The past year brought us no shortage of strange moments of political theater: We saw embattled Toronto Mayor Rob Ford knock down a fellow lawmaker in city hall. We watched Sen. Ted Cruz read “Green Eggs and Ham” on the Senate floor as part of his symbolic filibuster against the health-care law. But even amid today’s colorful political climate — which seems to constantly remind us that we should expect the unexpected — the 1946 “slap heard round the world” stands as particularly peculiar.
The incident is the takeoff point for Eric Jaffe’s “A Curious Madness,” a richly layered exploration of the thin line between wellness and madness and the extent to which our understanding of those states is sometimes a matter of perception. The slap happened at the end of World War II at a military tribunal in Japan that was similar to the Nuremberg Trials. Twenty-eight Japanese men, including generals, admirals and cabinet members, filed into a courtroom to face a panel of international judges. Just one of the defendants, a philosopher named Okawa Shumei, was a civilian.
That wasn’t the only reason he stuck out from the rest of the group: He arrived looking disheveled in a pajama top and kicked off his wooden clogs to sit barefoot during the proceedings. And then he leaned forward in his seat and slapped the head of Tojo Hideki, who had been prime minister when Japan unleashed its assault on Pearl Harbor. Some in the room said they heard Okawa shout, “This is act one of the comedy!”
The incident prompted a judge to order that Okawa undergo a psychiatric examination. When physicians determined that he was not fit to stand trial, he was sent to a mental hospital and thus was able to avoid the fate that may have awaited him otherwise: Seven of the other defendants were hanged, and the rest went to prison.
Many questioned the true nature of the bizarre scene in court that day. Had Okawa, a militarist ideologue who had propagated Japan’s cultural superiority, truly snapped? Or was this clever man shrewdly feigning insanity to get out of the trial?
Jaffe’s interest in these questions is personal: The American psychiatrist who evaluated Okawa was his grandfather, a private man who told his family little about his military service (or anything else in his past). With each new discovery in his research, Jaffe wondered if his late relative’s spirit was guiding his efforts. “I thought I could give the family that revered him what his silence had denied them: the spirit, if not the contents, of the memories he’d withheld,” Jaffe writes.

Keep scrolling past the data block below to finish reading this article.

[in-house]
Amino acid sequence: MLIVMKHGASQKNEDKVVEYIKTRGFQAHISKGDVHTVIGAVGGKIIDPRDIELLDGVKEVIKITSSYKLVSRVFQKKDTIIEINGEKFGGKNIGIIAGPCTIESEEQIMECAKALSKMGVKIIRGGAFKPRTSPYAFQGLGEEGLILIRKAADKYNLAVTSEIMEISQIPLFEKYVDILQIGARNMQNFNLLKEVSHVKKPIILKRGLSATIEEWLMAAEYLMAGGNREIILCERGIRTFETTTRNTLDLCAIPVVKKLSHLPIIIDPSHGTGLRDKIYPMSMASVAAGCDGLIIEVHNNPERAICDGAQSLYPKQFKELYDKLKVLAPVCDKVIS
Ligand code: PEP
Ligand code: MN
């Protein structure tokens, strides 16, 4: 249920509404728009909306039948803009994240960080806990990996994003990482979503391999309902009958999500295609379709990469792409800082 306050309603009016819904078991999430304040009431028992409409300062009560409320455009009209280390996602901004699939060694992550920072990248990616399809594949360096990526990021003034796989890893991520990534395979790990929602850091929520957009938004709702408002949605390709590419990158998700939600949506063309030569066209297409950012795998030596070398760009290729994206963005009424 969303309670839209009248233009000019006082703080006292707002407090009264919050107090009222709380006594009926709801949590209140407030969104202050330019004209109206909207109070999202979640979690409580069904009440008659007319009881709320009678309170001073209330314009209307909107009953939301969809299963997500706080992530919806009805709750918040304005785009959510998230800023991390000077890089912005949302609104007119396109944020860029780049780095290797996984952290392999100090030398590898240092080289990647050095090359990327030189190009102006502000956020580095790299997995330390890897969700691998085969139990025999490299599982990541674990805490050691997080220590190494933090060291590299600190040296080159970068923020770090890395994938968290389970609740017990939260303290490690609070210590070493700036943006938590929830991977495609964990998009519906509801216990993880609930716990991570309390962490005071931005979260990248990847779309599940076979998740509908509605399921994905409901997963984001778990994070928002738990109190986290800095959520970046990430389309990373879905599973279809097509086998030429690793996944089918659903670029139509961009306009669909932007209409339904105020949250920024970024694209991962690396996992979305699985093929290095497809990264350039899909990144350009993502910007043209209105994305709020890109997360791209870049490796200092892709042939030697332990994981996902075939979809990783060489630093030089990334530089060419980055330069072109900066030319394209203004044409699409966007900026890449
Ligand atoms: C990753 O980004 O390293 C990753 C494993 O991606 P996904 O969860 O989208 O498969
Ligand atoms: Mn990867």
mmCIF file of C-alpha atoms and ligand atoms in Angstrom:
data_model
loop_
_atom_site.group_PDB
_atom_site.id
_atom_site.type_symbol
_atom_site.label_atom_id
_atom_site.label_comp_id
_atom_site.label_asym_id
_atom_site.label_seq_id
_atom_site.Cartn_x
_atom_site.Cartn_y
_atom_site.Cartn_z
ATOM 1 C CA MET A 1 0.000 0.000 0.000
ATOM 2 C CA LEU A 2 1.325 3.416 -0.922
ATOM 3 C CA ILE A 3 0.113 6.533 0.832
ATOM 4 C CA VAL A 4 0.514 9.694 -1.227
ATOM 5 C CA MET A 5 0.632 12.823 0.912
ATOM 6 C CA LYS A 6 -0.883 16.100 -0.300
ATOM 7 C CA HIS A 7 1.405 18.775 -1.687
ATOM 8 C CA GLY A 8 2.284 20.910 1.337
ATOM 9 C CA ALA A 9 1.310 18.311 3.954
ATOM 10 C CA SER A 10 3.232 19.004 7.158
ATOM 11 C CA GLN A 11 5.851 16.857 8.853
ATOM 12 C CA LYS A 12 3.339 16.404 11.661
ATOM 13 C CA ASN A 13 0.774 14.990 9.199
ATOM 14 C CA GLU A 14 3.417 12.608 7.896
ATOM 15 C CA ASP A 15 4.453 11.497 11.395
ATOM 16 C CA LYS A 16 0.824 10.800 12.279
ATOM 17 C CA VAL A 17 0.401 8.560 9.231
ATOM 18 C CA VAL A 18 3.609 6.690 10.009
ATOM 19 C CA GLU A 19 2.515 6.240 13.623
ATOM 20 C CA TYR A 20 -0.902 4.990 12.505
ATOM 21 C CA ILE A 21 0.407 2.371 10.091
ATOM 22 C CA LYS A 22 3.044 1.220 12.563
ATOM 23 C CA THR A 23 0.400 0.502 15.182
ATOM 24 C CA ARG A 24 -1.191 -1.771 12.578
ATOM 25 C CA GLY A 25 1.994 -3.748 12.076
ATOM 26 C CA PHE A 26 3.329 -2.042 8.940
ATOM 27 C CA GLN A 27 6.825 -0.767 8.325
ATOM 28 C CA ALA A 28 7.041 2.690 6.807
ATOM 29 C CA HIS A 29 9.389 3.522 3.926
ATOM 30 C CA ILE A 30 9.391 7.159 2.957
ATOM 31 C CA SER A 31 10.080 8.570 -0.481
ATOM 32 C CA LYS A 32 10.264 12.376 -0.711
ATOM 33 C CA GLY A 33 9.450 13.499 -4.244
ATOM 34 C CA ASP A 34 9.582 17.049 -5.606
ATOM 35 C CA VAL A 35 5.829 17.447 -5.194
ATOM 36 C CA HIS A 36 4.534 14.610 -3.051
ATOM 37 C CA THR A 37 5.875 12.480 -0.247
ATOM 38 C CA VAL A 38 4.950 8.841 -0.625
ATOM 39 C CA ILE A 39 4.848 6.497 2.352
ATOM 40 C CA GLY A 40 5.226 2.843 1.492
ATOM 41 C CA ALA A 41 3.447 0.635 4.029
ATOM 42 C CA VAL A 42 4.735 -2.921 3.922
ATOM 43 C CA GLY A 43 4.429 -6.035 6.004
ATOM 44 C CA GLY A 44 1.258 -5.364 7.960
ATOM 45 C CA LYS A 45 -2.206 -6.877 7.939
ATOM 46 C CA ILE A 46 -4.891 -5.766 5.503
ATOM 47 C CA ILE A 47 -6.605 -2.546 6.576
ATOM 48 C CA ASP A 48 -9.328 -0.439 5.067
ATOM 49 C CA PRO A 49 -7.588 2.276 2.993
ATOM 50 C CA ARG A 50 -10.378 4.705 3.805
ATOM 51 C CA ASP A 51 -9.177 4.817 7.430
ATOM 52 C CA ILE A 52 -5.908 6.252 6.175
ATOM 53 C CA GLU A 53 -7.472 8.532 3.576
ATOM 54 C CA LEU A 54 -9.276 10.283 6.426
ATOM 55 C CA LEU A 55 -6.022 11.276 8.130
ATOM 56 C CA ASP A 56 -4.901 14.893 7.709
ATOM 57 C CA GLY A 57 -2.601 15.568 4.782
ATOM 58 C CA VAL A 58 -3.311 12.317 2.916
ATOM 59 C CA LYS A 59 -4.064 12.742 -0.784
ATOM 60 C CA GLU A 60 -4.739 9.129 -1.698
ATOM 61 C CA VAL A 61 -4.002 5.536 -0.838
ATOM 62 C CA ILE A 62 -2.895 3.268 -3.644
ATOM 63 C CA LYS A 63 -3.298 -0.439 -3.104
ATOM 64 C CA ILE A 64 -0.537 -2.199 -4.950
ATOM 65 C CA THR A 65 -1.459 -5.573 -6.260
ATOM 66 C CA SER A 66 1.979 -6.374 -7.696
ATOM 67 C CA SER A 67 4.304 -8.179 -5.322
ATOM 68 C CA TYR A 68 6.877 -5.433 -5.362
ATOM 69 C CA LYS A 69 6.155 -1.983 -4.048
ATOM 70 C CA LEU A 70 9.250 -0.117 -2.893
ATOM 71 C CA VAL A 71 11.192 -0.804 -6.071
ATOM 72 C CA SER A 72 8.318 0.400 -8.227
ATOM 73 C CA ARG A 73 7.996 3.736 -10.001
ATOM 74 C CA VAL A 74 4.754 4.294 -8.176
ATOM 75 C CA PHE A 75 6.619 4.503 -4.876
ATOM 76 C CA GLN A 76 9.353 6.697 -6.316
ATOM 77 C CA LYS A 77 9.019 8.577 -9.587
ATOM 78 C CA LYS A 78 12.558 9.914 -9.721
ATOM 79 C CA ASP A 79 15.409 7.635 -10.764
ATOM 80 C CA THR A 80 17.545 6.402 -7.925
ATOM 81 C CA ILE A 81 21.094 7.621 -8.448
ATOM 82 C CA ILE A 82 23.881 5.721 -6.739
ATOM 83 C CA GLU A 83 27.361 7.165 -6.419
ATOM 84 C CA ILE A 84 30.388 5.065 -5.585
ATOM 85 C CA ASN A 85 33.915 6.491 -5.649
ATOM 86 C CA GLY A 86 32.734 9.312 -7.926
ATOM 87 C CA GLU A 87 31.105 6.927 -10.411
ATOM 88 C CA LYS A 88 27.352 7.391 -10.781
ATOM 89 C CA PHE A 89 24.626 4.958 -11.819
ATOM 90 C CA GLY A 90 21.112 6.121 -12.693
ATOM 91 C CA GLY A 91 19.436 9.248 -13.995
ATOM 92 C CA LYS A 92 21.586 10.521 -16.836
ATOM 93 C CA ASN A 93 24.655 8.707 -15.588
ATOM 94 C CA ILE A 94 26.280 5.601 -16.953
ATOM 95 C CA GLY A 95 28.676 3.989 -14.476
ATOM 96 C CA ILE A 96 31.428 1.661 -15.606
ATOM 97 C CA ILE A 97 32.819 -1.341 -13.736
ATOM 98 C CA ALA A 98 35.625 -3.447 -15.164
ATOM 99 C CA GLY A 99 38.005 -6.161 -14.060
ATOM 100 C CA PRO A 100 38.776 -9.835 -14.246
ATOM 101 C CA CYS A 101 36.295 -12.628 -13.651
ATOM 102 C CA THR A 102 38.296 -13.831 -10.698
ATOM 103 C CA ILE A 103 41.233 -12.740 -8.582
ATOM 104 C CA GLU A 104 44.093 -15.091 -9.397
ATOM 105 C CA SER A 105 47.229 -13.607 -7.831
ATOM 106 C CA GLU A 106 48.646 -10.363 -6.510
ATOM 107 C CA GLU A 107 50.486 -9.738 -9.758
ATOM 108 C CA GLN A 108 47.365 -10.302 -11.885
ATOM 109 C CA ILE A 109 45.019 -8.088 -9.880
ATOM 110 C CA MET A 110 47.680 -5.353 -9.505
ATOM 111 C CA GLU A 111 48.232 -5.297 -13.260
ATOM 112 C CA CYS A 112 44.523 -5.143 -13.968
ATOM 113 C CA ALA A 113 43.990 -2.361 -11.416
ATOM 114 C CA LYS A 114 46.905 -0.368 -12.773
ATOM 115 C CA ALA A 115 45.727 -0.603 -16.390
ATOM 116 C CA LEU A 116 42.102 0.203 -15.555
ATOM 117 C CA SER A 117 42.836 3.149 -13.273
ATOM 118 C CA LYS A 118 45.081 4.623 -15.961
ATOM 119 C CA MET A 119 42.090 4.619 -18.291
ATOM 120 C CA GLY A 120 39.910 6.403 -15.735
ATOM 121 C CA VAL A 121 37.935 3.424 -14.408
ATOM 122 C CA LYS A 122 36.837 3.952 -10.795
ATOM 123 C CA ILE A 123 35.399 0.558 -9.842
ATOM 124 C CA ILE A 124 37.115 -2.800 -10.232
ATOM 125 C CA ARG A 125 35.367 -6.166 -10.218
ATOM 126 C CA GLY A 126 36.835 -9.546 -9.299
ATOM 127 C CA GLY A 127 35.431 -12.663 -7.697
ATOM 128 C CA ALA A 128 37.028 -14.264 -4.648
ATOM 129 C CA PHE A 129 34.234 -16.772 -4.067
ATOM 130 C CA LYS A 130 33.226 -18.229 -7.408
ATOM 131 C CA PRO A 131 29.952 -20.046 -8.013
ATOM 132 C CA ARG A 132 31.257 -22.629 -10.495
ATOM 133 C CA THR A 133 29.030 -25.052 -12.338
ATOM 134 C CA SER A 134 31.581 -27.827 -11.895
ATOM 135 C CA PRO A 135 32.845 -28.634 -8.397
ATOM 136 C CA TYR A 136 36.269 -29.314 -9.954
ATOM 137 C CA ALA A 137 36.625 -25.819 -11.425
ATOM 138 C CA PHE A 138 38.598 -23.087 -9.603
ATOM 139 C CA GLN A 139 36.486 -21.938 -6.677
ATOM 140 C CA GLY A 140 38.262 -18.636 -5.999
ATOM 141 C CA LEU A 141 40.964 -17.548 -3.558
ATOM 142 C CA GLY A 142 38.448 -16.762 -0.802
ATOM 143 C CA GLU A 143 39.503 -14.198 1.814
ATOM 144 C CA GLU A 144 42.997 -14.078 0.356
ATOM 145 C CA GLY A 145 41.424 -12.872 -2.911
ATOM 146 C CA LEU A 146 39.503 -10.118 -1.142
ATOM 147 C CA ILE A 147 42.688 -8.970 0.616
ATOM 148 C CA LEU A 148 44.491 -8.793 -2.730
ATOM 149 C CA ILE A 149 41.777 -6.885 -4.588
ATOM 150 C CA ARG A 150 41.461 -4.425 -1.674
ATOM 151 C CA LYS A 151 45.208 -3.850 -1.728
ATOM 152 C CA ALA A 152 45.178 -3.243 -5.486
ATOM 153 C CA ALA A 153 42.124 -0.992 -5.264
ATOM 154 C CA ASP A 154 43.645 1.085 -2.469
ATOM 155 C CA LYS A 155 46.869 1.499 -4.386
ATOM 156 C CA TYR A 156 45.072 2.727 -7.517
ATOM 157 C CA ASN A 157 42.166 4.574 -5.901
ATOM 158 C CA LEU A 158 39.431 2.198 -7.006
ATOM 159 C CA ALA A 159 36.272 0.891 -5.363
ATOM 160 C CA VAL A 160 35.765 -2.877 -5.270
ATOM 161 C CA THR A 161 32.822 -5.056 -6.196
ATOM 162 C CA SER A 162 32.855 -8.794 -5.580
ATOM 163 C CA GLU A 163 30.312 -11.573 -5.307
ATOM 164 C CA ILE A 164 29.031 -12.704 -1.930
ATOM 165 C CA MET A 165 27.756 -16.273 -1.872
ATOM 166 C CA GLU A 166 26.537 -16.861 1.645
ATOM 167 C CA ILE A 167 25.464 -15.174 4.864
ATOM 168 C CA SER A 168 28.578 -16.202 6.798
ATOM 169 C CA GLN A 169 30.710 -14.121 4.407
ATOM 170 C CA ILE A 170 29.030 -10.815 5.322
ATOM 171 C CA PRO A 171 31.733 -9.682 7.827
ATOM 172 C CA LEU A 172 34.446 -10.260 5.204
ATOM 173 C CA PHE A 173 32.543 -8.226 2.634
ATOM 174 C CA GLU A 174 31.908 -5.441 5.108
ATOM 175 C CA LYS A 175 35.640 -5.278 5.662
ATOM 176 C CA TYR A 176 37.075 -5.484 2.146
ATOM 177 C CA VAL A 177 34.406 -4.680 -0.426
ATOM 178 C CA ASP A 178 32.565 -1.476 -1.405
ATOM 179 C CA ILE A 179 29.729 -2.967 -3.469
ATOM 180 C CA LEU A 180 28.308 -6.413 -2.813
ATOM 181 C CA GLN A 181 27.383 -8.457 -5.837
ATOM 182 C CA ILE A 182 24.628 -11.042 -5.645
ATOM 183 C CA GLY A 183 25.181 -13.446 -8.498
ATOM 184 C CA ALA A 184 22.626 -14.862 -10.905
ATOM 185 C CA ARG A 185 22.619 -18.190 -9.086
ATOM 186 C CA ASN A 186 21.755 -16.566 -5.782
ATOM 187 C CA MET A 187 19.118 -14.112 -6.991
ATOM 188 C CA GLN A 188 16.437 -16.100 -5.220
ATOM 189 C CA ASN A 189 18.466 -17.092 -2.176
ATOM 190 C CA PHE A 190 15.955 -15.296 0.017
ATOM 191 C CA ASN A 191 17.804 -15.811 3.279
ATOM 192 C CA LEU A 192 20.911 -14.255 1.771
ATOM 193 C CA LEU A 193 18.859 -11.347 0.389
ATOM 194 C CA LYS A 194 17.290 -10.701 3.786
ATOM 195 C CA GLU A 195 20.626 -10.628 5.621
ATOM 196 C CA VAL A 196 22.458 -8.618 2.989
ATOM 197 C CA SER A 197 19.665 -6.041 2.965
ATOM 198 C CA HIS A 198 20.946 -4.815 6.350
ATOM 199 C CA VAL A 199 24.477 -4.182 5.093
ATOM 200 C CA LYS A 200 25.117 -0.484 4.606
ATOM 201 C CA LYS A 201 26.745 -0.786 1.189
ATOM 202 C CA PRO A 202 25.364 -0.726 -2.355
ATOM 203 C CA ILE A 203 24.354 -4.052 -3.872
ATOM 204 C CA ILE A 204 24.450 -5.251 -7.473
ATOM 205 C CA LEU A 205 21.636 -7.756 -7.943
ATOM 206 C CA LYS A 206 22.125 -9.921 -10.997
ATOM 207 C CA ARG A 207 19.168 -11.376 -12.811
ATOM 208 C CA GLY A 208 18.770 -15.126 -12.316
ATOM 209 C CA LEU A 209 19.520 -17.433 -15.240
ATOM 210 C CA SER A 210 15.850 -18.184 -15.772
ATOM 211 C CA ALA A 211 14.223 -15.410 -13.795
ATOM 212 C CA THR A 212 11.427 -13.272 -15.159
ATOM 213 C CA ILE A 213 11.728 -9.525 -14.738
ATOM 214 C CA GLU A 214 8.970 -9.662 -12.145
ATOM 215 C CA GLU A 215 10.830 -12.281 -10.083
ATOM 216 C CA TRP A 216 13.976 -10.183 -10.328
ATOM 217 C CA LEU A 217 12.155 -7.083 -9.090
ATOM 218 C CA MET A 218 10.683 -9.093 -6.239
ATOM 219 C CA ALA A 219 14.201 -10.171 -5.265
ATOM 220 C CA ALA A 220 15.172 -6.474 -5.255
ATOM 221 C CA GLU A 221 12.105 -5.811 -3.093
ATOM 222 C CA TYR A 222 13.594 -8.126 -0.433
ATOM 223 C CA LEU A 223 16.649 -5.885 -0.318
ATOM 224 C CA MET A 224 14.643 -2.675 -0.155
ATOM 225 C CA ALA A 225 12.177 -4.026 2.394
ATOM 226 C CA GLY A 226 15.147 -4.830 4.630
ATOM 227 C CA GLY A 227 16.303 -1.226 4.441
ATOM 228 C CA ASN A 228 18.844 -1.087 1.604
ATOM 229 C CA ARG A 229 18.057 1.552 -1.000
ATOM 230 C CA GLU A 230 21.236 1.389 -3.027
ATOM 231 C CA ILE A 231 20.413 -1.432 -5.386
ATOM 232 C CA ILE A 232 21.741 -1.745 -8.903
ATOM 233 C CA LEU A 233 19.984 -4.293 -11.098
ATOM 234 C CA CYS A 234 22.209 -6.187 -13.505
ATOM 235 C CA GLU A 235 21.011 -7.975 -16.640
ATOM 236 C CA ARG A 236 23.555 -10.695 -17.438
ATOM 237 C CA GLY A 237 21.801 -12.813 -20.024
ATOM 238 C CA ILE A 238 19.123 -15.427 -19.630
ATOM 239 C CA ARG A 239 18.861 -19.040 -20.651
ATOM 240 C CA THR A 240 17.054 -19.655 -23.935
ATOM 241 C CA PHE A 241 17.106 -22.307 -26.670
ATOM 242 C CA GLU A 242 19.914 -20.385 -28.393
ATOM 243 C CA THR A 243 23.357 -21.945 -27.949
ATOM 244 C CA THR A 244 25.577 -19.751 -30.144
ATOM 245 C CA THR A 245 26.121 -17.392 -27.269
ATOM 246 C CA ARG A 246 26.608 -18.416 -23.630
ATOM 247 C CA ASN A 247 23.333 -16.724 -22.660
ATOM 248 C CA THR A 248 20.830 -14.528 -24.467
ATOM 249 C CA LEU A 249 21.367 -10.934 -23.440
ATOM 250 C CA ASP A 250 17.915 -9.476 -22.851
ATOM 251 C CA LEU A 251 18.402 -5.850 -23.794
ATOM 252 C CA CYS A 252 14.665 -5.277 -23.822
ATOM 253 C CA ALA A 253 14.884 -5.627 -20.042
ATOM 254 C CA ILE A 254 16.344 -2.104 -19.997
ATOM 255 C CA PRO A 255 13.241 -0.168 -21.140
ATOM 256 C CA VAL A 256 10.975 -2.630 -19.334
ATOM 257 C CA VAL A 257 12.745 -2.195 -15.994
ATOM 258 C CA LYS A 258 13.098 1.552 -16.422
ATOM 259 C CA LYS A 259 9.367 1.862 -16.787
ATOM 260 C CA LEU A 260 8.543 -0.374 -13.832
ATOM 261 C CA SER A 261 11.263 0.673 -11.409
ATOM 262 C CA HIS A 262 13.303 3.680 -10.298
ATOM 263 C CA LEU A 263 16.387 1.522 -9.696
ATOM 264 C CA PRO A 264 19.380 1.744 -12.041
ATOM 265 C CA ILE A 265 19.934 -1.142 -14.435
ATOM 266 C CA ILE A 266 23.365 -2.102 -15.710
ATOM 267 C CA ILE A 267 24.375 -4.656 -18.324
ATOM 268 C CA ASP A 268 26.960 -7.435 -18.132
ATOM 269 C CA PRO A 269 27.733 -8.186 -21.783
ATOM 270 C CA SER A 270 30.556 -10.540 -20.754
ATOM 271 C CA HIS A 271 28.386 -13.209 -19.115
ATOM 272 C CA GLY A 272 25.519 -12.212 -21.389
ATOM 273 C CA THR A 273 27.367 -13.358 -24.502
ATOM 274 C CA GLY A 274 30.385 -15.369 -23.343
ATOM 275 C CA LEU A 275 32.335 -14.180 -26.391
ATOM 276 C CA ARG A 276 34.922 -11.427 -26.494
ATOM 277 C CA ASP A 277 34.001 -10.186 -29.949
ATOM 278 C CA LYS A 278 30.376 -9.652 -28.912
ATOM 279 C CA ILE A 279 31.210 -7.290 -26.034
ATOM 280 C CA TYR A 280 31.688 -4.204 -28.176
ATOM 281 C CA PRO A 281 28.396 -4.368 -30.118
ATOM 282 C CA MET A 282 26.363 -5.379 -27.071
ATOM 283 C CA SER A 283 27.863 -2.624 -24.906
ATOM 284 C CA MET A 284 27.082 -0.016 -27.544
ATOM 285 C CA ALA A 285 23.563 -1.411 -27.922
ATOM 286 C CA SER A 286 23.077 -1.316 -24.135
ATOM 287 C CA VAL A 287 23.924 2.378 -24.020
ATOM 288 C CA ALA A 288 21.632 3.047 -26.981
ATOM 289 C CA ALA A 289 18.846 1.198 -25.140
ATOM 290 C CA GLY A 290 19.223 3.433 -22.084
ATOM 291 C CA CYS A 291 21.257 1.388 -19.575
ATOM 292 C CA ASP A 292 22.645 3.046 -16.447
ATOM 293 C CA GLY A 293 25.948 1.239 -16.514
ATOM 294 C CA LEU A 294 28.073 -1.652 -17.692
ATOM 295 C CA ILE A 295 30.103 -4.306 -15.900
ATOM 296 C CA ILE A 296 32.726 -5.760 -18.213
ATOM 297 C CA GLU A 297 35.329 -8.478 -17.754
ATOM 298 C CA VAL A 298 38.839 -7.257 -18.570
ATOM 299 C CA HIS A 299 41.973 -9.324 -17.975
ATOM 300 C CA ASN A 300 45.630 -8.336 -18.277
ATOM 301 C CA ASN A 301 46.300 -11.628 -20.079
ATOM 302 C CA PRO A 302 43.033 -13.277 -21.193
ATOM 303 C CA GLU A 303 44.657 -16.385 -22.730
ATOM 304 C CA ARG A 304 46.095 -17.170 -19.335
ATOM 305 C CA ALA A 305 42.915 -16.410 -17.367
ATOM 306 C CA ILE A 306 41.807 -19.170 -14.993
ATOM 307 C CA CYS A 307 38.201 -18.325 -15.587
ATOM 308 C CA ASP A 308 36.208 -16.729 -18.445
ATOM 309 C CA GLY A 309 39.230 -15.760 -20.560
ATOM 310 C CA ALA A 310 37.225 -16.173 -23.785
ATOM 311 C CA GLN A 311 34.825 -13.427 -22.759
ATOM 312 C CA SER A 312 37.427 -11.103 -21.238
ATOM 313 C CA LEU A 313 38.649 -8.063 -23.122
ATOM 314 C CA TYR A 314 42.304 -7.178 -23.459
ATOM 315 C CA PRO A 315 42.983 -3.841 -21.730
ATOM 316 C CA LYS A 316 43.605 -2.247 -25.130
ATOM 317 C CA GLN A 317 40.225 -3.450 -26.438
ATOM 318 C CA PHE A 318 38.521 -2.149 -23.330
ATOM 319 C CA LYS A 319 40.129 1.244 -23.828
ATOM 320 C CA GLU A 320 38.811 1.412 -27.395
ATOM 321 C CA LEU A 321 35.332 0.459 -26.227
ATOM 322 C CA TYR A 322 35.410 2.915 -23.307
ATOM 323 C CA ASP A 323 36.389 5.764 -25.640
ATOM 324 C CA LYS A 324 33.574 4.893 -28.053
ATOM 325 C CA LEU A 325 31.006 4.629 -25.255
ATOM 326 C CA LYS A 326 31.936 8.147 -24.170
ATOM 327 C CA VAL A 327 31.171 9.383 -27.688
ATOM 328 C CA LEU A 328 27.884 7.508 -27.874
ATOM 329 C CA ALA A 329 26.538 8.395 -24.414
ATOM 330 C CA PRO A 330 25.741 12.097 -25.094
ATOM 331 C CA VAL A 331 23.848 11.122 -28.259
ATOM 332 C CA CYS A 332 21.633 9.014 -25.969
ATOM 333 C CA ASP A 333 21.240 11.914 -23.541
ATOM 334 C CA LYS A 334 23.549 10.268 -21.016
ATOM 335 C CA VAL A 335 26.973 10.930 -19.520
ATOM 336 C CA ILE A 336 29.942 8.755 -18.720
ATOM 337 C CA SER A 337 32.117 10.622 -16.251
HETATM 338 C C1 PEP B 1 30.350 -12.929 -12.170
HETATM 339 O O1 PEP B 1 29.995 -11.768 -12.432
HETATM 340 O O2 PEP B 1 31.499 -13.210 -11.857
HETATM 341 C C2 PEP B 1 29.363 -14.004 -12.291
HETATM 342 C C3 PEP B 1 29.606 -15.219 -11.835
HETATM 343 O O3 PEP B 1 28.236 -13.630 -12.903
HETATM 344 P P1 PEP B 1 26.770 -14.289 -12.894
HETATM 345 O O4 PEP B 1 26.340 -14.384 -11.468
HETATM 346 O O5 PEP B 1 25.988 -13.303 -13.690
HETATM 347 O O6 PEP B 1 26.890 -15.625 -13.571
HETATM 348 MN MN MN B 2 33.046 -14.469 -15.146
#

The book bounces back and forth between the biographies of Okawa and the elder Jaffe. The former was born in a port town to a family of doctors, the latter to Jewish immigrants in Brooklyn. Okawa worked at a think tank by day while moonlighting as the head of a movement that asserted Japan’s divine right to lead the East and championed its power to vanquish the West. Daniel Jaffe completed medical school with a focus on psychiatry. The disorders he studied had familiar contours: His mother had been in and out of mental institutions during her adult life, with one stint in the hospital coming after she killed her infant child by throwing him out a third-story window during a psychotic episode. Melancholy and delusions plagued her throughout her life.
Daniel Jaffe eventually took his medical skills to the U.S. Army. A division psychiatrist stationed near Tokyo at a time when the military employed a relatively small number of such physicians in its ranks, Jaffe was tasked with evaulating Okawa’s condition. The slap, he believed, was the result of a mental breakdown that had been decades in the making.
Eric Jaffe’s writing is tidy if not always exciting, and his exhaustive reporting is what holds the book together. His dogged efforts to track down and talk to the few living members of his grandfather’s battalion yielded descriptions of their combat experiences in Germany that inject the account with a crucial element of emotion. And the painstaking process he describes of doing research at a National Archives facility was well worth the effort, because the documents he found there provide important context.
One of the great challenges in telling this story was unraveling the secretive personality of Daniel Jaffe. Given the few slivers of information Eric unearthed about his grandfather’s emotional makeup, he does a remarkable job of sketching a character who feels fully developed and relatable. But sometimes his efforts to tease out his grandfather’s inner feelings come off as a bit heavy-handed. For example, surely the reader can easily draw the connection between Daniel Jaffe’s mother’s mental illness and her son’s passionate study of the subject as an adult.
Perhaps the book’s best insights are the ones that aren’t specific to Okawa and Daniel Jaffe, but that tell us something broader about humanity and its response to conflict and stress: “When people looked at the slap, they saw not just what they wanted to see, they saw what they needed to see to endure in its aftermath. . . . We all saw whatever helped us carry the tragic weight of the world we’d wrought.”
In this way, “A Curious Madness” is much more than a narrow portrait of its protagonists. It is also a wider study of their cultures and the collective spirits of their countries before and during World War II.
A CURIOUS MADNESS
An American Combat Psychiatrist, a Japanese War Crimes Suspect, and an Unsolved Mystery From World War II
By Eric Jaffe
Scribner. 304 pp. $30